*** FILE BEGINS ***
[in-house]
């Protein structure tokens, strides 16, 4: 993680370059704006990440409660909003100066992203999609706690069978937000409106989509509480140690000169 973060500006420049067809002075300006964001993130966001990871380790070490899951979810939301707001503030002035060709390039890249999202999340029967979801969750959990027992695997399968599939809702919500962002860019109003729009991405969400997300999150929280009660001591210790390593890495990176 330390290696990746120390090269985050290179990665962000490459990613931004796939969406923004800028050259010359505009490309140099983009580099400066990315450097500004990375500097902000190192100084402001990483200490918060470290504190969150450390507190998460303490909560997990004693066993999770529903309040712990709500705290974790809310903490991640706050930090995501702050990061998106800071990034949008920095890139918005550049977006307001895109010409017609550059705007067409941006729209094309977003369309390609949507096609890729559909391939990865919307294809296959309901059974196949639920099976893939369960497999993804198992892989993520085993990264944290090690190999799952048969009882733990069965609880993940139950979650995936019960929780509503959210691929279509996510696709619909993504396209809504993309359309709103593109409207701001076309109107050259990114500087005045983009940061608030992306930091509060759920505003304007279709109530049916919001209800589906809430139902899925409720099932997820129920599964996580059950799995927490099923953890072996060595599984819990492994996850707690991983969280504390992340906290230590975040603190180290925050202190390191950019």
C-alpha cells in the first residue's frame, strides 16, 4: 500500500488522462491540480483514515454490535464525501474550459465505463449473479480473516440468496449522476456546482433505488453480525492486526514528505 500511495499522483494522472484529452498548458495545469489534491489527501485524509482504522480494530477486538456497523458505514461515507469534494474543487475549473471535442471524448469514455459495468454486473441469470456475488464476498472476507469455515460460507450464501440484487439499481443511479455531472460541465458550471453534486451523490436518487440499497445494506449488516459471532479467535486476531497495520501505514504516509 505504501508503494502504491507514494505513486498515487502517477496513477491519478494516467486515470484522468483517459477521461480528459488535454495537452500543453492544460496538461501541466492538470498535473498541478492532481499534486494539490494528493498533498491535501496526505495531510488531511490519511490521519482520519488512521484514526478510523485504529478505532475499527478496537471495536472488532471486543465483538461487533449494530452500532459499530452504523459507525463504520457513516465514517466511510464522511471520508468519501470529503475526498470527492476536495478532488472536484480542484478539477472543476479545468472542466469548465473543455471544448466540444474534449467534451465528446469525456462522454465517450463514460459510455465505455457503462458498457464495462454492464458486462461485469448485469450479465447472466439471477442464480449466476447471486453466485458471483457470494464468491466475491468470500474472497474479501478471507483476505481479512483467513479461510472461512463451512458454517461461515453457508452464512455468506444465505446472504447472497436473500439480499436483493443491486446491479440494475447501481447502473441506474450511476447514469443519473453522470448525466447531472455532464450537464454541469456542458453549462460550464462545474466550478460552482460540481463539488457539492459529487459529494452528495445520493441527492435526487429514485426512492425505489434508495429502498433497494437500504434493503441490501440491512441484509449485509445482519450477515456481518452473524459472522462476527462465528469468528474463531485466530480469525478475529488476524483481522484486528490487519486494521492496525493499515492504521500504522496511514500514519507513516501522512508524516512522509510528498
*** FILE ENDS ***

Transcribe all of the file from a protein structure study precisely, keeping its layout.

[in-house]
């Protein structure tokens, strides 16, 4: 993680370059704006990440409660909003100066992203999609706690069978937000409106989509509480140690000169 973060500006420049067809002075300006964001993130966001990871380790070490899951979810939301707001503030002035060709390039890249999202999340029967979801969750959990027992695997399968599939809702919500962002860019109003729009991405969400997300999150929280009660001591210790390593890495990176 330390290696990746120390090269985050290179990665962000490459990613931004796939969406923004800028050259010359505009490309140099983009580099400066990315450097500004990375500097902000190192100084402001990483200490918060470290504190969150450390507190998460303490909560997990004693066993999770529903309040712990709500705290974790809310903490991640706050930090995501702050990061998106800071990034949008920095890139918005550049977006307001895109010409017609550059705007067409941006729209094309977003369309390609949507096609890729559909391939990865919307294809296959309901059974196949639920099976893939369960497999993804198992892989993520085993990264944290090690190999799952048969009882733990069965609880993940139950979650995936019960929780509503959210691929279509996510696709619909993504396209809504993309359309709103593109409207701001076309109107050259990114500087005045983009940061608030992306930091509060759920505003304007279709109530049916919001209800589906809430139902899925409720099932997820129920599964996580059950799995927490099923953890072996060595599984819990492994996850707690991983969280504390992340906290230590975040603190180290925050202190390191950019």
C-alpha cells in the first residue's frame, strides 16, 4: 500500500488522462491540480483514515454490535464525501474550459465505463449473479480473516440468496449522476456546482433505488453480525492486526514528505 500511495499522483494522472484529452498548458495545469489534491489527501485524509482504522480494530477486538456497523458505514461515507469534494474543487475549473471535442471524448469514455459495468454486473441469470456475488464476498472476507469455515460460507450464501440484487439499481443511479455531472460541465458550471453534486451523490436518487440499497445494506449488516459471532479467535486476531497495520501505514504516509 505504501508503494502504491507514494505513486498515487502517477496513477491519478494516467486515470484522468483517459477521461480528459488535454495537452500543453492544460496538461501541466492538470498535473498541478492532481499534486494539490494528493498533498491535501496526505495531510488531511490519511490521519482520519488512521484514526478510523485504529478505532475499527478496537471495536472488532471486543465483538461487533449494530452500532459499530452504523459507525463504520457513516465514517466511510464522511471520508468519501470529503475526498470527492476536495478532488472536484480542484478539477472543476479545468472542466469548465473543455471544448466540444474534449467534451465528446469525456462522454465517450463514460459510455465505455457503462458498457464495462454492464458486462461485469448485469450479465447472466439471477442464480449466476447471486453466485458471483457470494464468491466475491468470500474472497474479501478471507483476505481479512483467513479461510472461512463451512458454517461461515453457508452464512455468506444465505446472504447472497436473500439480499436483493443491486446491479440494475447501481447502473441506474450511476447514469443519473453522470448525466447531472455532464450537464454541469456542458453549462460550464462545474466550478460552482460540481463539488457539492459529487459529494452528495445520493441527492435526487429514485426512492425505489434508495429502498433497494437500504434493503441490501440491512441484509449485509445482519450477515456481518452473524459472522462476527462465528469468528474463531485466530480469525478475529488476524483481522484486528490487519486494521492496525493499515492504521500504522496511514500514519507513516501522512508524516512522509510528498